Imagine a world where everyone was the same; it seems pretty dull, right? Here at Big Brothers Big Sisters of Utah, we believe in the importance of diversity in our mentorships between Bigs and Littles. 


Diversity within BBBSU

Last year, we had 1,001 kids enrolled in our three programs. Of these 1,001 children across Utah, 82 percent live in poverty, 60 percent are kids of color, 47 percent live in a single-parent household, and 10% have an incarcerated parent. They range in age from elementary to high school — 41 percent are in elementary school, 20 percent are in middle school, and the other 39 percent are in high school. By becoming a Big, you can expand your and your Little’s outlook on cultural differences, engage in volunteer activities in Utah together, and become a reliable figure in that child’s life. 


Improved Health

Dr.Elizabeth A. Segal, in her article, “Why We Need Diversity,” explains how across the board, whether that be someone’s physical health or workplace, diversity increases both mental and physical well-being. Dr. Segal describes how, just as a well-balanced, diverse meal or workout plan would be suitable for your health, hearing opinions and stories from people of different backgrounds will help broaden one’s perspectives and present them with new ideas. “Diversity brings in new ideas and experiences, and people can learn from each other. Bringing in different ideas and perspectives leads to better problem-solving.” The diversity between Bigs and Littles at Big Brothers Big Sisters of Utah allows both child and adult to expand their thinking and be open-minded and empathic to different cultural ways of living.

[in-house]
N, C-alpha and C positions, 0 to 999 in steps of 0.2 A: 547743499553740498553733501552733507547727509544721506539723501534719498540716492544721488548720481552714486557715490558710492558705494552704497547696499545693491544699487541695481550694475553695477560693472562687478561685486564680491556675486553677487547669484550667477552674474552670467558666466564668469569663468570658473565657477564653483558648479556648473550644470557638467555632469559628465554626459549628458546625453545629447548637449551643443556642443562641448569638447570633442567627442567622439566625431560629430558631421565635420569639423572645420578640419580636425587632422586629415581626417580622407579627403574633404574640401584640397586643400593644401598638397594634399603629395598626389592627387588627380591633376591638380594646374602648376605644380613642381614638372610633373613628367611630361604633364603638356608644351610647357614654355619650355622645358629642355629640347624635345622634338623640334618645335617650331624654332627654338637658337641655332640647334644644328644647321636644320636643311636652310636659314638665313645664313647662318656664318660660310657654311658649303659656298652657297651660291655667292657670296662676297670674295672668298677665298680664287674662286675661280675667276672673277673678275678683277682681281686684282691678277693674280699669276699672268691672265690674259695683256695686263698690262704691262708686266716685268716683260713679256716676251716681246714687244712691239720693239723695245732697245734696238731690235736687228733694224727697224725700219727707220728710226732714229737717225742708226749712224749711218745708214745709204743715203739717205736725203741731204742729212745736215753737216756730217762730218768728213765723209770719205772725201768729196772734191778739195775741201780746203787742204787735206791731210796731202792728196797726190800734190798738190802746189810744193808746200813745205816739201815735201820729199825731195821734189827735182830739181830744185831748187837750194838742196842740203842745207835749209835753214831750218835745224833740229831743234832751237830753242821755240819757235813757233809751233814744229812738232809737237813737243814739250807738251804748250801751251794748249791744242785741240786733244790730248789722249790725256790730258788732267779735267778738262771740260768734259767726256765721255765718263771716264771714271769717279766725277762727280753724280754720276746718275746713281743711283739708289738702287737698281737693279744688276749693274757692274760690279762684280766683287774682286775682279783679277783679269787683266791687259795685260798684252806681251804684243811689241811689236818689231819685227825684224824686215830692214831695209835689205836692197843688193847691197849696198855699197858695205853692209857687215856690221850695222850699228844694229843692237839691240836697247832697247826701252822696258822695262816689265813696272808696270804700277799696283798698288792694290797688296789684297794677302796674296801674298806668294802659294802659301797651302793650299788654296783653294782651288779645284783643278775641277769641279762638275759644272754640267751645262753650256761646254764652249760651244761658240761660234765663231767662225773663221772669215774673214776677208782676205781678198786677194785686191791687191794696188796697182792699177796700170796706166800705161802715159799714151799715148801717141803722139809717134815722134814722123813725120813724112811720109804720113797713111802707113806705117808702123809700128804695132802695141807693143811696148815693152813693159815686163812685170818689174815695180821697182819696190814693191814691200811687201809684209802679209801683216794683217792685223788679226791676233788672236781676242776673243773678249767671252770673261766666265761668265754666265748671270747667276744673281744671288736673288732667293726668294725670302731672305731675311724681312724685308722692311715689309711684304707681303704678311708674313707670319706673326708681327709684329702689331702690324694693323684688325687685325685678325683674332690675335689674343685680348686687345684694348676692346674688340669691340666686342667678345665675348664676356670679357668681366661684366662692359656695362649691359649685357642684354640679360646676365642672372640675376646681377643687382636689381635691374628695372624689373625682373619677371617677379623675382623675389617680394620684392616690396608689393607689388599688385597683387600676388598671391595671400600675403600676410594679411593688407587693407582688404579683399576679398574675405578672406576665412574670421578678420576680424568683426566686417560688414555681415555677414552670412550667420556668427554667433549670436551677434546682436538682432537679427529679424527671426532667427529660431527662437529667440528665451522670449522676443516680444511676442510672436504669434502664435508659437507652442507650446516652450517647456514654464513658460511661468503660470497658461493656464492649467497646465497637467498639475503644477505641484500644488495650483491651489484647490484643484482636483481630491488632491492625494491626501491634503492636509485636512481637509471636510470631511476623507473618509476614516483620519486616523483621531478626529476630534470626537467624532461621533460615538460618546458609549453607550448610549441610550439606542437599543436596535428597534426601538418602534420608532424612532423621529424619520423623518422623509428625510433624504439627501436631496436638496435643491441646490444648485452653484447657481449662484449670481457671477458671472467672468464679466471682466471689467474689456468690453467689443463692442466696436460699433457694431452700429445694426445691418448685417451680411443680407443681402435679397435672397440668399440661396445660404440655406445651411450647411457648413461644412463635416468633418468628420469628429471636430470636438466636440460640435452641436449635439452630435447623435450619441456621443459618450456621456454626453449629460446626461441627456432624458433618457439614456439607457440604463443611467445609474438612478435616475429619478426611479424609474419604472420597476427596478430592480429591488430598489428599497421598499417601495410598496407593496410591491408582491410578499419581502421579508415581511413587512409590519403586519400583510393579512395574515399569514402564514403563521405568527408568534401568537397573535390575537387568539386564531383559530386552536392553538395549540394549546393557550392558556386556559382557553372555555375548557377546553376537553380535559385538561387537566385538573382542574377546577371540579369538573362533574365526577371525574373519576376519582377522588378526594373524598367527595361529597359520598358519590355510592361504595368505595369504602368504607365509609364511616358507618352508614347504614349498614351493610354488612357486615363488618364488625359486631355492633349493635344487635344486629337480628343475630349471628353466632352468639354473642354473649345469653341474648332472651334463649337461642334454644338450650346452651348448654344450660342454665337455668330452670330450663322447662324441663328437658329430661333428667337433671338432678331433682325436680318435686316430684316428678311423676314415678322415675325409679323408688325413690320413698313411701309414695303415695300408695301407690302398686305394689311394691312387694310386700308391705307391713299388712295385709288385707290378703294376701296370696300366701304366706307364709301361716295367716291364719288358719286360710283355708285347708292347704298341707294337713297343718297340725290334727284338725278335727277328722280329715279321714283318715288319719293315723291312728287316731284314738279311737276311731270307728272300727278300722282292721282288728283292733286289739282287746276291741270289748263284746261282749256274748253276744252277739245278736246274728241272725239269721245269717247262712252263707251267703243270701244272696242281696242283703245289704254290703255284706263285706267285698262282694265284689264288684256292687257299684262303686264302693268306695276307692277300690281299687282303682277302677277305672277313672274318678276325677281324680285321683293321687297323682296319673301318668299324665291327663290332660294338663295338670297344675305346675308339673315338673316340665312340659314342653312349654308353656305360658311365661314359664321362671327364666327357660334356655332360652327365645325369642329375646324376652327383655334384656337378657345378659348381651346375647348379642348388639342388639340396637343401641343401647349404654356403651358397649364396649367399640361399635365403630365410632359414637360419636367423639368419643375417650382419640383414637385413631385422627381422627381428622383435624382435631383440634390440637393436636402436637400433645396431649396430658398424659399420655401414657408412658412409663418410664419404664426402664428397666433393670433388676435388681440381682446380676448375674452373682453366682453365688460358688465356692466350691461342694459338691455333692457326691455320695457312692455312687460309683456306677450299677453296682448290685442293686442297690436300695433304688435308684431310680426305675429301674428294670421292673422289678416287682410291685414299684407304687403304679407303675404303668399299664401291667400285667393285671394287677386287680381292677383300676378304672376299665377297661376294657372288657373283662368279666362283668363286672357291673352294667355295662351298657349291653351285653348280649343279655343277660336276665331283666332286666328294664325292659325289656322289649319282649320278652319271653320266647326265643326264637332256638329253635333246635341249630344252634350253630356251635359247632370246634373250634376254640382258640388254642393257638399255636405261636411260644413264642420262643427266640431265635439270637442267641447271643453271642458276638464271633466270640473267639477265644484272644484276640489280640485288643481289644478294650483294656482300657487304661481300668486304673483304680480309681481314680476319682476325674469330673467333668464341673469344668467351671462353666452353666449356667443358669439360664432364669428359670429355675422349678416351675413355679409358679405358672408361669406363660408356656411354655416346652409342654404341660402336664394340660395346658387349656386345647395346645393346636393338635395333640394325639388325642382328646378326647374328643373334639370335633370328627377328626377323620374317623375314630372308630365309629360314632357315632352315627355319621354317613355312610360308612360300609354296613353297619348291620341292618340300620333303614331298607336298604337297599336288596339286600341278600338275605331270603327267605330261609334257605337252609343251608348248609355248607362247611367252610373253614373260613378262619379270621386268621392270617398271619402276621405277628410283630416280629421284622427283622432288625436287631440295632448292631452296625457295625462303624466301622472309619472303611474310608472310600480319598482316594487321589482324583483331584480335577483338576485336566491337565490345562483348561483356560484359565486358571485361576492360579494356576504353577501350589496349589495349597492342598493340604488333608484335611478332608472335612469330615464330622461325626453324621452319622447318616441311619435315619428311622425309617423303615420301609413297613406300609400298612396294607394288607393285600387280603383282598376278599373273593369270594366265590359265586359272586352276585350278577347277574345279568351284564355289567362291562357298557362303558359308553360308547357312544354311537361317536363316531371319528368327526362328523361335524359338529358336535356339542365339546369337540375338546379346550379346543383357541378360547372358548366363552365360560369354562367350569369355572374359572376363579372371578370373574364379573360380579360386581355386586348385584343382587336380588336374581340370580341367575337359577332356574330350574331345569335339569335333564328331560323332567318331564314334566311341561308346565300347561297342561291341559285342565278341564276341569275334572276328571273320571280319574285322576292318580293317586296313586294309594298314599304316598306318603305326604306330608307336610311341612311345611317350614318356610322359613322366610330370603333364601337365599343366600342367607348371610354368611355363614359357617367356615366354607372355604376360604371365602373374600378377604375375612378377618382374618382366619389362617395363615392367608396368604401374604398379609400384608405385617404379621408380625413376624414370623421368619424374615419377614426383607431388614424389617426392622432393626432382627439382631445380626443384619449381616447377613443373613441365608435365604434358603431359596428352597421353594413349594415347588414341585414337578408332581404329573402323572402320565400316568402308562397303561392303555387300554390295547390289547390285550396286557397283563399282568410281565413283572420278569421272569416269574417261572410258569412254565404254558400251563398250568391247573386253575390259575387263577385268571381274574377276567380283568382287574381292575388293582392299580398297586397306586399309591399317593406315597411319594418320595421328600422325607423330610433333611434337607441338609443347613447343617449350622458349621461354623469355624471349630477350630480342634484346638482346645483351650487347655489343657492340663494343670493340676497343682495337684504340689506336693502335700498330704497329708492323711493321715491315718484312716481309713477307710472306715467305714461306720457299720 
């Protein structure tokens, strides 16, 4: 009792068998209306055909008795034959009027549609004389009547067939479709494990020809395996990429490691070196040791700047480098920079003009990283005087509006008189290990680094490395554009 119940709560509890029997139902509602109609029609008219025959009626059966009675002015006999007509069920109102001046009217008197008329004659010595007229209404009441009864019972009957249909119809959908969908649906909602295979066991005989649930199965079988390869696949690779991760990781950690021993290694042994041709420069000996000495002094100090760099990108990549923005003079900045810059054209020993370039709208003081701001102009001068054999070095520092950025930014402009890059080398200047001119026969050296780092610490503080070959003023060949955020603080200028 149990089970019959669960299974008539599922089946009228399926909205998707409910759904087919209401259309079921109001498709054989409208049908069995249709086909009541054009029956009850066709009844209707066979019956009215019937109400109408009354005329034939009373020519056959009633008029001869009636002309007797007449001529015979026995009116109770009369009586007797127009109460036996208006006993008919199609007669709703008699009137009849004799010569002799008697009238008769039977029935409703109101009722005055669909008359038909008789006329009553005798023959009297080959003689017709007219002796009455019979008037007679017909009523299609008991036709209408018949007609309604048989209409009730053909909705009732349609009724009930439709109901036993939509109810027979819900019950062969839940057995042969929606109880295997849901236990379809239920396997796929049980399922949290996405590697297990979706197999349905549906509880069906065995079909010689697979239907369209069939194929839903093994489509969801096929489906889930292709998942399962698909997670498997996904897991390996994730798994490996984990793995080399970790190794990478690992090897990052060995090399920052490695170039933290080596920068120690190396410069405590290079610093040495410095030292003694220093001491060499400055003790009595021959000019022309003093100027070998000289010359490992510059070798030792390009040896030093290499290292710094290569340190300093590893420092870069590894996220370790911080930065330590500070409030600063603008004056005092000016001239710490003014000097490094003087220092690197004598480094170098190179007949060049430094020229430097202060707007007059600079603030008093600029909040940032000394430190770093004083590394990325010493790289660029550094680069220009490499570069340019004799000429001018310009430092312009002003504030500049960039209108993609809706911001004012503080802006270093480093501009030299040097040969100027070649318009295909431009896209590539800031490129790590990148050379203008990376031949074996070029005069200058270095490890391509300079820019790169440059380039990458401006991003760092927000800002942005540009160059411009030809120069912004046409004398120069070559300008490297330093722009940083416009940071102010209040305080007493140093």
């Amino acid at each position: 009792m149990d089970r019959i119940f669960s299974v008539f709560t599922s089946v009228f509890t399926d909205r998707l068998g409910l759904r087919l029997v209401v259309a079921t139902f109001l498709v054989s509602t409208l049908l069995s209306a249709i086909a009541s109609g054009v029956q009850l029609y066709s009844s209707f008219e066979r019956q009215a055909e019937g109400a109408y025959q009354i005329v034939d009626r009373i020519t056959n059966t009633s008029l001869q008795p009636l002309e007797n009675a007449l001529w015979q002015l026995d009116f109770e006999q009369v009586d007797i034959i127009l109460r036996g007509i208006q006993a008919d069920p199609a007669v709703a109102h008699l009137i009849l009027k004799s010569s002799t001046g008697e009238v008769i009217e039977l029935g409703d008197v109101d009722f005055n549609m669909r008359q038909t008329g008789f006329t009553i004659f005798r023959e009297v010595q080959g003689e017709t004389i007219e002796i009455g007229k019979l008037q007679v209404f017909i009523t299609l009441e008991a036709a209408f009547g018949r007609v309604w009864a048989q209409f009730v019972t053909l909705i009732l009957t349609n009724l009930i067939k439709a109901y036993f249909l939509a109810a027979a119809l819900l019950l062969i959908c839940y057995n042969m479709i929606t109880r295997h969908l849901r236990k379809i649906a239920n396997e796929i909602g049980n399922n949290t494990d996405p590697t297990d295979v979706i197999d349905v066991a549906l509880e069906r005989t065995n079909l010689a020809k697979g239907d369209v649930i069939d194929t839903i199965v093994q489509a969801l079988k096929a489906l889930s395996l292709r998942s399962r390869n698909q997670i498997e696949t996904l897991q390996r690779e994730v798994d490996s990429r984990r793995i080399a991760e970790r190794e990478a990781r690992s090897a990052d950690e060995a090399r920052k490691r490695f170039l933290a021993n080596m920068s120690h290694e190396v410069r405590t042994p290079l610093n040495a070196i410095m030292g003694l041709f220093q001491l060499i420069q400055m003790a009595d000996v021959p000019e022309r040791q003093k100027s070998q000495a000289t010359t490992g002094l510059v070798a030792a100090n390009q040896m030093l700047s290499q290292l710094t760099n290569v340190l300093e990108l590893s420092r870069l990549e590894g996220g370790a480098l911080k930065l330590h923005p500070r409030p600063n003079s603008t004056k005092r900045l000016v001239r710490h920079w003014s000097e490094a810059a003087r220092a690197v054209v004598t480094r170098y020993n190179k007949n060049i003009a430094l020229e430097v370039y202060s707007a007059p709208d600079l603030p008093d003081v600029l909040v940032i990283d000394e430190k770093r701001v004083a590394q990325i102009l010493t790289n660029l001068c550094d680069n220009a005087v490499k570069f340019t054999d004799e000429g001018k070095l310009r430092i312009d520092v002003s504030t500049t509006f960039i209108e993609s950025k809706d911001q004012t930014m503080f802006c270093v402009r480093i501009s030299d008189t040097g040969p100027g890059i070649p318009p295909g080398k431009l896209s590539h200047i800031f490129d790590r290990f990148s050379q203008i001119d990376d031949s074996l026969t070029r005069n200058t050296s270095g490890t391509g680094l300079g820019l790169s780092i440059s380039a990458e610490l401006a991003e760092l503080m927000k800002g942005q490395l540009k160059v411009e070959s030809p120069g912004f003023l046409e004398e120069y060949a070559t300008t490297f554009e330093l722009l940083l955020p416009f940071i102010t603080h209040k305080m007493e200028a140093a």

Creating Opportunity

In his article, “Why Diversity without Inclusion in Worthless,” Dr. Scott Dust warns of the potential damage that can come from a lack of inclusion: “At its core, inclusion is about feeling socially accepted. When individuals report feeling left out from participating in activities, initiatives, and projects, they tend to report lower levels of social inclusion. Further, those reporting lower levels of inclusion commonly state that they feel like they are outsiders or that they are having a hard time breaking into the ‘in-group.’” Dr. Dust continues to explain that the way society breaks these feelings of “otherness” is by creating opportunities for people of diverse backgrounds or beliefs to get involved and feel included.


Get Involved

Contact us today at Big Brothers Big Sisters of Utah to become a Big, get involved, learn more about volunteer opportunities in Utah, and discover the true importance of diversity.